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Tuesday, 19 June 2018

The Kome Cave Houses And Cannibalism


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 These smooth walled, well maintained, igloo-shaped mud houses near the village of Mateka, in Lesotho, belie their age. Although they appear very recently built, these houses are nearly two hundred years old and have been continuously inhabited, generation after generation, by the descendants of the original people who built them in the early 19th century.
The Ha Kome Cave Village lies a bit off the beaten track, which is true for pretty much any place in the landlocked country of Lesotho that is completely surrounded by South Africa.
What is now Lesotho was originally inhabited by the Sotho–Tswana people when the Zulus started attacking villages and encroaching on their land, forcing the Sothos to flee up into the mountains. Here, continuous attacks from the Zulus forced local tribes to join together for protection, and by 1824, King Moeshoeshoe had established himself as king. This difficult time of widespread chaos and warfare is known as Difaqane or Mfecane, and is one of the darkest periods in the history of Lesotho. It was during Difaqane the ghastly practice of cannibalism arose.
The plundering raids, compounded by drought brought famine so severe that groups of people in several parts of Lesotho began to eat each other. What originally started out of hunger eventually became a habit as the cannibals took a liking for human flesh. Cannibals were said to form themselves into hunting parties and set off daily in search of victims. D.F. Ellenberger, a missionary who arrived in Lesotho in the 1860s, estimated that there were about 4,000 active cannibals in Lesotho between 1822 and 1828, who each ate, on an average, one person a month. Extrapolating these figures, one arrives at a staggering figure of 288,000 people who fell victim to cannibalism. Overall, between one to two million people lost their lives due to warfare during a ten year period.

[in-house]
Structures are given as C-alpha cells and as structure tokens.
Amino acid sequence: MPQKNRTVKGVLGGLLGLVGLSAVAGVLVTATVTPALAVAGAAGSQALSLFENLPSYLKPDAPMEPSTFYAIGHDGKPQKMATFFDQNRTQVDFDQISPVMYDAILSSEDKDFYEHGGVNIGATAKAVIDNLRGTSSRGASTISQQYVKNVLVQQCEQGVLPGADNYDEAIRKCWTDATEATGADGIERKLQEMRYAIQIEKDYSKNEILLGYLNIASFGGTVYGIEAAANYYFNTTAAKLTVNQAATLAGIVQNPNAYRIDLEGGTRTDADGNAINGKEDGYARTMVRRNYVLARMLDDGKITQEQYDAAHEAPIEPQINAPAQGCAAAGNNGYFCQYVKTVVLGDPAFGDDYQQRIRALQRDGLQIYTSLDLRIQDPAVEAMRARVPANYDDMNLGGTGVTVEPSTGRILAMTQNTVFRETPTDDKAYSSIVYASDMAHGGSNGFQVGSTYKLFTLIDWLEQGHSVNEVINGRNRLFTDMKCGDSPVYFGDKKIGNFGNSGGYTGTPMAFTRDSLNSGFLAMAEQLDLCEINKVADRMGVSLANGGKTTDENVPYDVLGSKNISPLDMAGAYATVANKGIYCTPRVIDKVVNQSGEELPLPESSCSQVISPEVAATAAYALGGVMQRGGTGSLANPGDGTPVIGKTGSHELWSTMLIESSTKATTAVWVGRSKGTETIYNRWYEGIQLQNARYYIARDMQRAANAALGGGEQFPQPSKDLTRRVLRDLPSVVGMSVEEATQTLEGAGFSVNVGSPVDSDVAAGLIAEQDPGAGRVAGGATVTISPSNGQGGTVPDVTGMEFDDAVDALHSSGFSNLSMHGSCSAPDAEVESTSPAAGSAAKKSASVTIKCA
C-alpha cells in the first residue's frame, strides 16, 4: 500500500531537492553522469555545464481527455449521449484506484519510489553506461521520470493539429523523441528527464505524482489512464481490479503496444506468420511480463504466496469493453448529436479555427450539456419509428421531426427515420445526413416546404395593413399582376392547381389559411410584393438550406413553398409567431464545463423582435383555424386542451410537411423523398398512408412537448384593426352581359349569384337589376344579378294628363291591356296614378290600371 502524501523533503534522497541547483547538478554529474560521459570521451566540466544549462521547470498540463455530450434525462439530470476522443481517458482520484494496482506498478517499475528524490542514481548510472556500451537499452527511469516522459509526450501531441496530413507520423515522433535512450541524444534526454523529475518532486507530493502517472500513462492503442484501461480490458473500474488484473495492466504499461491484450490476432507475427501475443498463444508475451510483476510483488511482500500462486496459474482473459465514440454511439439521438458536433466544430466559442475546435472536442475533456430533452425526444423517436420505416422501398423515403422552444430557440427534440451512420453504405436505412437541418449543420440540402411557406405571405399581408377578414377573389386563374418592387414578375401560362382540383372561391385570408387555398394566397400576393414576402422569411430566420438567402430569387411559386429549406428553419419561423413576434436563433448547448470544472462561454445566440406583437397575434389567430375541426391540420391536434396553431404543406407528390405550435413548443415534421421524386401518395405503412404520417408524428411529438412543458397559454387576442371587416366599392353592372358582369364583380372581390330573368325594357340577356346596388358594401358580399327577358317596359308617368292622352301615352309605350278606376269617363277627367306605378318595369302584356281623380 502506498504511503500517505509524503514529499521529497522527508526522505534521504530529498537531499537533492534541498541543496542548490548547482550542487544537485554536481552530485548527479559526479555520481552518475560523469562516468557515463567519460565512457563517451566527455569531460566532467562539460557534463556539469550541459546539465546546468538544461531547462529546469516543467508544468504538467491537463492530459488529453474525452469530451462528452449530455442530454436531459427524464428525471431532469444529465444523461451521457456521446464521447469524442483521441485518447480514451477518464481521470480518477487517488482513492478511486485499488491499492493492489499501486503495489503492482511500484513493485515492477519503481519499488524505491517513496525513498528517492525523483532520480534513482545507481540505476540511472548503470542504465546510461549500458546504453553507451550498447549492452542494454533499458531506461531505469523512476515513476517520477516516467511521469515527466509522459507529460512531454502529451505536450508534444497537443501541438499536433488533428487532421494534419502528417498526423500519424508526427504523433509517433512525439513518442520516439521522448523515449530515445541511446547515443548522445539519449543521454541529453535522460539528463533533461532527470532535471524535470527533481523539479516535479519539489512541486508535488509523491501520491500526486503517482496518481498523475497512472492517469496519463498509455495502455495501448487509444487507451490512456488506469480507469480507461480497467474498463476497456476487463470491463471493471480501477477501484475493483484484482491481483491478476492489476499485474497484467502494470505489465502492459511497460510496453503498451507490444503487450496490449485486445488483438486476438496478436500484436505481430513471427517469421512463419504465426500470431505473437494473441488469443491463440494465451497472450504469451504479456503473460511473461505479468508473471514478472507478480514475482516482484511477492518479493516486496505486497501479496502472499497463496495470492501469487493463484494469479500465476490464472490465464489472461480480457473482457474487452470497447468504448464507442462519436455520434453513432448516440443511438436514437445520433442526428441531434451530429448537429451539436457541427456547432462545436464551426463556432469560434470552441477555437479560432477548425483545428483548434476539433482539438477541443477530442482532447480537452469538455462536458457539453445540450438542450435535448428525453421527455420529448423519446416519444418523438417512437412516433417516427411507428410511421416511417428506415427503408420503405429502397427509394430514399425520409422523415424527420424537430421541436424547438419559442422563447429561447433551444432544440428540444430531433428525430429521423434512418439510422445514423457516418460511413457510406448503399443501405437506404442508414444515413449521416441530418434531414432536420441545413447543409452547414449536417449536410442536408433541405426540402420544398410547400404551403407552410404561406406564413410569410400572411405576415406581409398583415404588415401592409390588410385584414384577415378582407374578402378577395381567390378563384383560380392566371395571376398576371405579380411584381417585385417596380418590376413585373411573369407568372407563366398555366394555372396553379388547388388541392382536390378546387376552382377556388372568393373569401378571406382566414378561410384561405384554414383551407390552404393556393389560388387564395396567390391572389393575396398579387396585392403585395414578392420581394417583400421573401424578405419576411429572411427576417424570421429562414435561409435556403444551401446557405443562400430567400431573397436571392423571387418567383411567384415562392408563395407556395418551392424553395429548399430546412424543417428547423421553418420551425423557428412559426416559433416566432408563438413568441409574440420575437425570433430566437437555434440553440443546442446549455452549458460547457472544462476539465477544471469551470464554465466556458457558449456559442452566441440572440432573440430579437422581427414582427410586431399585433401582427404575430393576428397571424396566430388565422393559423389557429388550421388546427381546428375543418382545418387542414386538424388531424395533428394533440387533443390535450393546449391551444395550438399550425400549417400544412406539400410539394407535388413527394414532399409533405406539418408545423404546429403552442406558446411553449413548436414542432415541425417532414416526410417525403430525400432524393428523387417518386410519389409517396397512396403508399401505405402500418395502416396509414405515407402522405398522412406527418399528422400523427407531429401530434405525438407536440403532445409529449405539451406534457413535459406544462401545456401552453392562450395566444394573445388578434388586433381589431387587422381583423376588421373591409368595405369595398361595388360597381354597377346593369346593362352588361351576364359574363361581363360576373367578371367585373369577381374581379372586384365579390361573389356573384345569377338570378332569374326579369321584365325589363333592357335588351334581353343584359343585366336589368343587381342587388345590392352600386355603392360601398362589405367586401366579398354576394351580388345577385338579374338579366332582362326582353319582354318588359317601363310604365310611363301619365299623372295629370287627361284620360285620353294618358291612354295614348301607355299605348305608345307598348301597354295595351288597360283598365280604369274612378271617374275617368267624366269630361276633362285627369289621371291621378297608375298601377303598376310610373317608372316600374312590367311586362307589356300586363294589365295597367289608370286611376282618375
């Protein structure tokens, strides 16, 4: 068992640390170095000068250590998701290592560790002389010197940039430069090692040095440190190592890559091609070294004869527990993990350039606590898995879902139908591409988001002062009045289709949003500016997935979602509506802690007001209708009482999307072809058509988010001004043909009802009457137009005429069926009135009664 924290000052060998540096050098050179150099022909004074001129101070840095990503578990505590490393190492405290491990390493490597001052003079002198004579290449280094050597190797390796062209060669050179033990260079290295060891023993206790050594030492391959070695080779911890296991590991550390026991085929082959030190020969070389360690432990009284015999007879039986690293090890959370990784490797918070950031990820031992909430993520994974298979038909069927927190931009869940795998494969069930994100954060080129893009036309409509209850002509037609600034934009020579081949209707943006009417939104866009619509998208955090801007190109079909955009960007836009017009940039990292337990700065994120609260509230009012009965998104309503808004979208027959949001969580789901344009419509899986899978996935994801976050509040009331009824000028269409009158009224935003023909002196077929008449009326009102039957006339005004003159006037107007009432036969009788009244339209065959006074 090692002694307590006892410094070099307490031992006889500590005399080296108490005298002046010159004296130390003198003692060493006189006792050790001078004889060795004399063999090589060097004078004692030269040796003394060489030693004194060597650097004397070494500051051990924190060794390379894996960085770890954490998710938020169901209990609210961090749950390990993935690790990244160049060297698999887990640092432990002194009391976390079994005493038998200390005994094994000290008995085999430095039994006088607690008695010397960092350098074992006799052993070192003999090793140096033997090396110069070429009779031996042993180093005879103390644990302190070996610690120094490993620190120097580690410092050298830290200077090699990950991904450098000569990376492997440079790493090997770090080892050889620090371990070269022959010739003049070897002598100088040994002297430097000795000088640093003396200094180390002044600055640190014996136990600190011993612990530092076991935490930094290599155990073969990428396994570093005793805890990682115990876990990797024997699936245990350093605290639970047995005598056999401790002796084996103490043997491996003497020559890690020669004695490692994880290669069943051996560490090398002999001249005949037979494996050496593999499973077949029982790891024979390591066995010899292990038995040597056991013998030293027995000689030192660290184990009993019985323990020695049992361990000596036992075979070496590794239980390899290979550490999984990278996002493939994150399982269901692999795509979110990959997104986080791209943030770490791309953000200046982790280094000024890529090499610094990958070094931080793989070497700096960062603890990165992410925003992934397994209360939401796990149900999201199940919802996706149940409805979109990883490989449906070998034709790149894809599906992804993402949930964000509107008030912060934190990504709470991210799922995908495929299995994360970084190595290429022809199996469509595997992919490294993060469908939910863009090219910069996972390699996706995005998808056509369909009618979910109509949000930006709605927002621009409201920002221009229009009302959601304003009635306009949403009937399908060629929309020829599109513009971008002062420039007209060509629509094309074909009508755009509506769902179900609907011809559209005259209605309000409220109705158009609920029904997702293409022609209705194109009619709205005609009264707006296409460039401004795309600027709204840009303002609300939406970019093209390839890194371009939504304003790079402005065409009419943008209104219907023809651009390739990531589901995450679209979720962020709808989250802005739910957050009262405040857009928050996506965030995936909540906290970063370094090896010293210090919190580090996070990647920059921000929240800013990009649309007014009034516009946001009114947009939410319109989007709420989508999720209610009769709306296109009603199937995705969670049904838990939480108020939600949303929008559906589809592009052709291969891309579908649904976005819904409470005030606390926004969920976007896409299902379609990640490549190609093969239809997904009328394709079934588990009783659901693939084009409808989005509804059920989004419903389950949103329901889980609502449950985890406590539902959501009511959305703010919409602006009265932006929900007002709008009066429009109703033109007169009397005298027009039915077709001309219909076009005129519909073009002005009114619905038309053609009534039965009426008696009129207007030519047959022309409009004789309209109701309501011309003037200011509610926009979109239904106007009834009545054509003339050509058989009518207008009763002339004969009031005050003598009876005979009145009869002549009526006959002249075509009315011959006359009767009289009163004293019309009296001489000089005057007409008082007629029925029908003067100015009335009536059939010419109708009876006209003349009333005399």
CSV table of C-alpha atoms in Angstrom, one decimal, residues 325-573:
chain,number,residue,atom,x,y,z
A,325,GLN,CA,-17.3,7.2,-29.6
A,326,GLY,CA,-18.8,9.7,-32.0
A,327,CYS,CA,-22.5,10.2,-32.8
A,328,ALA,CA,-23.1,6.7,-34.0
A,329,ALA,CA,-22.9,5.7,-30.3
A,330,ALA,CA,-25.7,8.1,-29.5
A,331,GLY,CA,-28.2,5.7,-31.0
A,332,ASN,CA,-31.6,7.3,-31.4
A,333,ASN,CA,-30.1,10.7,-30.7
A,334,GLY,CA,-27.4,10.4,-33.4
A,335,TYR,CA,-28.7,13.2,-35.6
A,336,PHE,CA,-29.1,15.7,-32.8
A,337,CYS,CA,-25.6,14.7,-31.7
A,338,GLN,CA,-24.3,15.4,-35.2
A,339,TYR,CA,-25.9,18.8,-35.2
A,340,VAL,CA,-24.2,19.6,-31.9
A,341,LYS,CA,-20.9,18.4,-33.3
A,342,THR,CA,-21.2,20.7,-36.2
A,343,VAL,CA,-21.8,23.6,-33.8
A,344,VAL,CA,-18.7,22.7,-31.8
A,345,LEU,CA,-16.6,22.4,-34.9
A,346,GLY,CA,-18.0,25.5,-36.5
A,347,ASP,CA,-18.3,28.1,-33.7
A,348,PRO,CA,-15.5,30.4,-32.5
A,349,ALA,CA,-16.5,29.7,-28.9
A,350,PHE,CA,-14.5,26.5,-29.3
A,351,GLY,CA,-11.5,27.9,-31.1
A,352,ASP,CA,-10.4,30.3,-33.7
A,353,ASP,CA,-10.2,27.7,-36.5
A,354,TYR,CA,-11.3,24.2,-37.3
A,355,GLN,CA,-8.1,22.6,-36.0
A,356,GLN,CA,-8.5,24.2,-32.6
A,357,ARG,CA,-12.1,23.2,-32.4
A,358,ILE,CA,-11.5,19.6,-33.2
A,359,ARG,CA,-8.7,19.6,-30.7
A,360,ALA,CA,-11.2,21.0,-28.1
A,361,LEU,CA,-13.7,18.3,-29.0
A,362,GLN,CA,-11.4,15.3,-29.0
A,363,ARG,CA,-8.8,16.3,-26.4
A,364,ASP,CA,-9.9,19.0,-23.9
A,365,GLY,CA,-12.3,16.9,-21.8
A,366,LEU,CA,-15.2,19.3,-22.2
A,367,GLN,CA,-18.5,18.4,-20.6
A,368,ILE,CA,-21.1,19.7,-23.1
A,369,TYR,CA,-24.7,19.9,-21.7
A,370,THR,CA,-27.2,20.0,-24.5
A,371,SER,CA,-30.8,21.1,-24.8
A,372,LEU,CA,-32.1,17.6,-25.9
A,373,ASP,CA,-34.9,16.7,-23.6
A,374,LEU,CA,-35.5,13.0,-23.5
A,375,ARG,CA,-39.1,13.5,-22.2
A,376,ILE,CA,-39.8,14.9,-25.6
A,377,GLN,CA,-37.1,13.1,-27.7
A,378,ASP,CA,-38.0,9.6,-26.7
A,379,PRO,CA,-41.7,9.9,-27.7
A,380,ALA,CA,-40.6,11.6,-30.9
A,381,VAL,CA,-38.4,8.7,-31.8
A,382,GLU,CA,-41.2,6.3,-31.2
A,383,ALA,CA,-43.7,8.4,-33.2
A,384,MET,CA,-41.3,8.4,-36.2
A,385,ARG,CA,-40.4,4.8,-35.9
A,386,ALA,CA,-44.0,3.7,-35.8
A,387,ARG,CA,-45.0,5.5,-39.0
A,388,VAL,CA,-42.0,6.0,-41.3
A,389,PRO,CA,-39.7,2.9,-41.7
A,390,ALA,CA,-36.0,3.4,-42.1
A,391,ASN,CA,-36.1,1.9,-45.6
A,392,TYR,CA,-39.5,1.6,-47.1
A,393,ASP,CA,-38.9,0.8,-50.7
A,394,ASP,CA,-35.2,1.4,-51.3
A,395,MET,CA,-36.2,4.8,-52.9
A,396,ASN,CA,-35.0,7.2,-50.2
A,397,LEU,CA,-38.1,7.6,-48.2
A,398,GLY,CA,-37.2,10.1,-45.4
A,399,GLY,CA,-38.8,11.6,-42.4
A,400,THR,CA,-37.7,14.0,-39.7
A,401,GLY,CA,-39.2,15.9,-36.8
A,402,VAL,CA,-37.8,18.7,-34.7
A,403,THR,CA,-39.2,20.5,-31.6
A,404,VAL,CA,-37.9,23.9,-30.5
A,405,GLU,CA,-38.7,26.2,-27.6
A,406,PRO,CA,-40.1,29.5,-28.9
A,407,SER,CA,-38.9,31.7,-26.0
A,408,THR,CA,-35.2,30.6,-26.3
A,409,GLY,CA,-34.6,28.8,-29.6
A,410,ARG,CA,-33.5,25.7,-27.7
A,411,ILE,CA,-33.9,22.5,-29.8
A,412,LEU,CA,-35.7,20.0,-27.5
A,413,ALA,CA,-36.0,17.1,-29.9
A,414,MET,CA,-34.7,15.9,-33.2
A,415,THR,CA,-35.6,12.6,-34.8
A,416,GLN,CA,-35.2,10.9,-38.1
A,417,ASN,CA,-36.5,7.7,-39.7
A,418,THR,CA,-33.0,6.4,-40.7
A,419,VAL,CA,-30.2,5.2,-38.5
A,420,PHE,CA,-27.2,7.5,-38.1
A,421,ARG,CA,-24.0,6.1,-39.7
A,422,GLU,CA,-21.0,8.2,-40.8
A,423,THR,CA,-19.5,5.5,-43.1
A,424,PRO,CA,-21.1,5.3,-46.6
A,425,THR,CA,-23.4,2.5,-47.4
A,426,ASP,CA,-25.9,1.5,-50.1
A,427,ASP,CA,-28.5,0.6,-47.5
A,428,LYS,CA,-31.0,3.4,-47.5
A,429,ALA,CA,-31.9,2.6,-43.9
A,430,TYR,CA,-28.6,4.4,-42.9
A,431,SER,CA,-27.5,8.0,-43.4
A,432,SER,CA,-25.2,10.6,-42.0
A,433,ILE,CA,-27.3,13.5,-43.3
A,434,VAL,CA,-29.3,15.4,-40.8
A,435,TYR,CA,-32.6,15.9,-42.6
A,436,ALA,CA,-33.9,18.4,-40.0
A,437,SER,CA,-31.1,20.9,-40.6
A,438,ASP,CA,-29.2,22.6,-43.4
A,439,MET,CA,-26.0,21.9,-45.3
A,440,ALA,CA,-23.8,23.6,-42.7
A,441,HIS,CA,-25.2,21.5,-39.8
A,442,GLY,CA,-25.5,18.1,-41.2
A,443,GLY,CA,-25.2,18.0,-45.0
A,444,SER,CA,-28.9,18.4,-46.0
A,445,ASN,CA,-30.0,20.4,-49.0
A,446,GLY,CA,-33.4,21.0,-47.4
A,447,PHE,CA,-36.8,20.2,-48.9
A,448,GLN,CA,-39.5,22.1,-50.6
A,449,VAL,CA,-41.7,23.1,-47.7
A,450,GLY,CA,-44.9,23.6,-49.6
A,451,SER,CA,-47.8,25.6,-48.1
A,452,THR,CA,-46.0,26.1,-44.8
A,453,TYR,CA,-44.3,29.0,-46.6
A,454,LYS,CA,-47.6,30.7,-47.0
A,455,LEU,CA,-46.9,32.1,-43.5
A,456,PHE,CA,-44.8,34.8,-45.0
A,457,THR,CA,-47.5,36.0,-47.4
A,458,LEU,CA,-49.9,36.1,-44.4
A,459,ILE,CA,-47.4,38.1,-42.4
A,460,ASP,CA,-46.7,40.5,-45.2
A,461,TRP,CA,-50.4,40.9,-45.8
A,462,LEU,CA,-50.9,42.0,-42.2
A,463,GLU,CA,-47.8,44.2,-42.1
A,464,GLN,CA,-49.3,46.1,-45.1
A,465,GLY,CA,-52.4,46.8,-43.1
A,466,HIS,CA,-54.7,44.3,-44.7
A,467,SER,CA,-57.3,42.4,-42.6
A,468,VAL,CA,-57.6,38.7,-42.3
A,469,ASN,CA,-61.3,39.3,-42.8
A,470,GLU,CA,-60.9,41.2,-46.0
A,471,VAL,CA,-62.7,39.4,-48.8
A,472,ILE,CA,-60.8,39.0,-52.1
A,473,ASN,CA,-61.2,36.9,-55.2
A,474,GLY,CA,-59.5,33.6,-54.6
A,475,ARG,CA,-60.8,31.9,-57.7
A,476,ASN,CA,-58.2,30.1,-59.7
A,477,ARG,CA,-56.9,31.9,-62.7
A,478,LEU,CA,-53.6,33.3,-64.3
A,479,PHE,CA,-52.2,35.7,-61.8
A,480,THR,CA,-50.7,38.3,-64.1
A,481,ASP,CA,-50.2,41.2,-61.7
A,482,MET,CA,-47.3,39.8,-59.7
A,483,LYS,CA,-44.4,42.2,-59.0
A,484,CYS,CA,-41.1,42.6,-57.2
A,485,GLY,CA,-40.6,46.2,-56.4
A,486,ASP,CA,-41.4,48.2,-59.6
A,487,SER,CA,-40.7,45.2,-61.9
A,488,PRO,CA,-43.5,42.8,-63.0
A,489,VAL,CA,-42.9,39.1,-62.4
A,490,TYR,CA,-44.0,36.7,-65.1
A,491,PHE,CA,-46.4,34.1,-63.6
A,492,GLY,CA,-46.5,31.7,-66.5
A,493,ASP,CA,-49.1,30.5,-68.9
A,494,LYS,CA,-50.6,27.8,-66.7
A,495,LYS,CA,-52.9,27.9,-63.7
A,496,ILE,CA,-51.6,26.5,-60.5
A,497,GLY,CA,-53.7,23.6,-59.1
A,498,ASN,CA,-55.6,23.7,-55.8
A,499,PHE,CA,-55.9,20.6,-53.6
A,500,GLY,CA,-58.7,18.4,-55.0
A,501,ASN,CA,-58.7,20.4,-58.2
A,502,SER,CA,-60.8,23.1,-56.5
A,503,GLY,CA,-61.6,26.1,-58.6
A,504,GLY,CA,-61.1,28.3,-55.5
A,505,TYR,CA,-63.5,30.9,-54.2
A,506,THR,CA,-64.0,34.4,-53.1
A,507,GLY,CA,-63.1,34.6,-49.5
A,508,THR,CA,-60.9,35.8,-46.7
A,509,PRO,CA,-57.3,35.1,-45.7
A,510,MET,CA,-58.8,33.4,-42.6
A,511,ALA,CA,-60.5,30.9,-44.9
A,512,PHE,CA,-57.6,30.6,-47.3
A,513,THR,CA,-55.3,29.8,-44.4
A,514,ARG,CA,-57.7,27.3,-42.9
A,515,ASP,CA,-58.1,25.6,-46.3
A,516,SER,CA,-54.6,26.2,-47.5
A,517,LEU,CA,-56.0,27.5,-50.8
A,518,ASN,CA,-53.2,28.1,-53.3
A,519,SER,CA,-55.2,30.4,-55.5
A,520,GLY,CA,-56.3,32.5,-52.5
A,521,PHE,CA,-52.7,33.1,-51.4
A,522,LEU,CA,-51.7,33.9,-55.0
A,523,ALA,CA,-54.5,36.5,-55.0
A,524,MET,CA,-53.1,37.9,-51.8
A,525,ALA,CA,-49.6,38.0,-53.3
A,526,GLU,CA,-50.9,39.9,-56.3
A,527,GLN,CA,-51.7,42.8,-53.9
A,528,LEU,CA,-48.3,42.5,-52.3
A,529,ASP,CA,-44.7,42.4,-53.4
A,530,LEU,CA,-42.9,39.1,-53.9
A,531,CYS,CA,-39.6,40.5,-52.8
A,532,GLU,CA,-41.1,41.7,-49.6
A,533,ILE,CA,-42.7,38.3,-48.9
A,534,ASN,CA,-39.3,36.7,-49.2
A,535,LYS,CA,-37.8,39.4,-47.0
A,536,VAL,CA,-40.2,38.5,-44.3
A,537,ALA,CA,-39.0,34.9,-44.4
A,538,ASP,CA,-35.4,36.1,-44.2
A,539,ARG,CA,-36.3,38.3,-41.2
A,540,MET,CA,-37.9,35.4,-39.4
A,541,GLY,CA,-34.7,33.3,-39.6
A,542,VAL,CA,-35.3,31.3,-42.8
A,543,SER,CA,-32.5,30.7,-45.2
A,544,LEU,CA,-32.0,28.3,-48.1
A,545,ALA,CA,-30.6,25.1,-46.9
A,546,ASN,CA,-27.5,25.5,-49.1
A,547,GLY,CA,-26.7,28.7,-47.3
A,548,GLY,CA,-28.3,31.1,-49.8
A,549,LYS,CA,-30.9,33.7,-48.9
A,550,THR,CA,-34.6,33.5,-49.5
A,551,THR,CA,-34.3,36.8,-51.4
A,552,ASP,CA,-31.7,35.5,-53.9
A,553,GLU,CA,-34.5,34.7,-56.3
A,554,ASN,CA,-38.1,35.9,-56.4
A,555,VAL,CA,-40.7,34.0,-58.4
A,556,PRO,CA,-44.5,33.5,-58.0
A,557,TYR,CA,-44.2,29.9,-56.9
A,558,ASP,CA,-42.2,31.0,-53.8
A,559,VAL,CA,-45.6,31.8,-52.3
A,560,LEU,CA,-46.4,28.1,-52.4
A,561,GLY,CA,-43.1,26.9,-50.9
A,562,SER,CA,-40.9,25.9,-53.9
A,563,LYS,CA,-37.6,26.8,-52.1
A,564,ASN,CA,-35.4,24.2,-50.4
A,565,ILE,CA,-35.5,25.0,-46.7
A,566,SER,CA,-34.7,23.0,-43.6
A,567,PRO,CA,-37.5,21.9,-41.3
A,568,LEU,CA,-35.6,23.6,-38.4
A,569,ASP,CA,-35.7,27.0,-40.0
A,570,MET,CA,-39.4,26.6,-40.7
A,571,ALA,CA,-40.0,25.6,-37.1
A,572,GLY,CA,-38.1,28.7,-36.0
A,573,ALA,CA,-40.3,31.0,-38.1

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To escape the gruesome slaughtering and cannibalism, a handful of tribesmen fled to what is now the Ha Kome Cave Village, and built the mud houses inside the cave. The mud houses lie under a huge overhanging rock with the rock wall serving as the back of the houses.
King Moeshoeshoe himself was personally affected by cannibalism—his own grandfather was abducted and devoured when they were passing through a cannibal-infested area. When the King learned about the tragedy, instead of wreaking revenge, he decided to make peace with the cannibals. The story goes that Moshoeshoe instructed his warriors to capture the cannibals but not harm them. The captured cannibals were then given a sumptuous feast at the end of which Moshoeshoe offered each one a cow and a plot of land on which to build a house, saying, “You are the graves of my ancestors, you belong among us.”
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King Moeshoeshoe
Moshoeshoe was an astute, benevolent leader whose tact was way ahead of his time. It has been suggested that Moshoshoe’s diplomacy may have influenced modern South African leaders, and the example of Moshoeshoe forgiving the cannibals who ate his grandfather is compared to Nelson Mandela’ act of reconciliation in taking tea with Betsy Verwoerd, the wife of South African Prime Minister and the “the architect of apartheid” Hendrik Verwoerd.
Cannibalism died out by the late 1830s, but these stories survived both in oral tradition and songs, as well as in literary works and history texts. The stories are complemented by the existence of cave houses such as the Ha Kome Cave Village and other sites associated with cannibalism in the landscape.
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How The British Fought Fog With Runways of Fire

During the Second World War, British pilots were fighting more than the German Messerschmitts. They were also fighting against the weather—more specifically, with fog.
Fog was responsible for a large number of losses of RAF aircraft returning from bombing missions over Germany. Since most of these raids took place at night, fog would often obscure large areas of the ground making it difficult for the pilots to see the airfields and the runways. In these cases, the pilot would point his airplane towards the sea and then, while still over land, the crew would bail out by parachute leaving the aircraft to harmlessly crash into the ocean. With bombing raids involving several hundred aircraft, a significant number of bombers were lost to fog this way.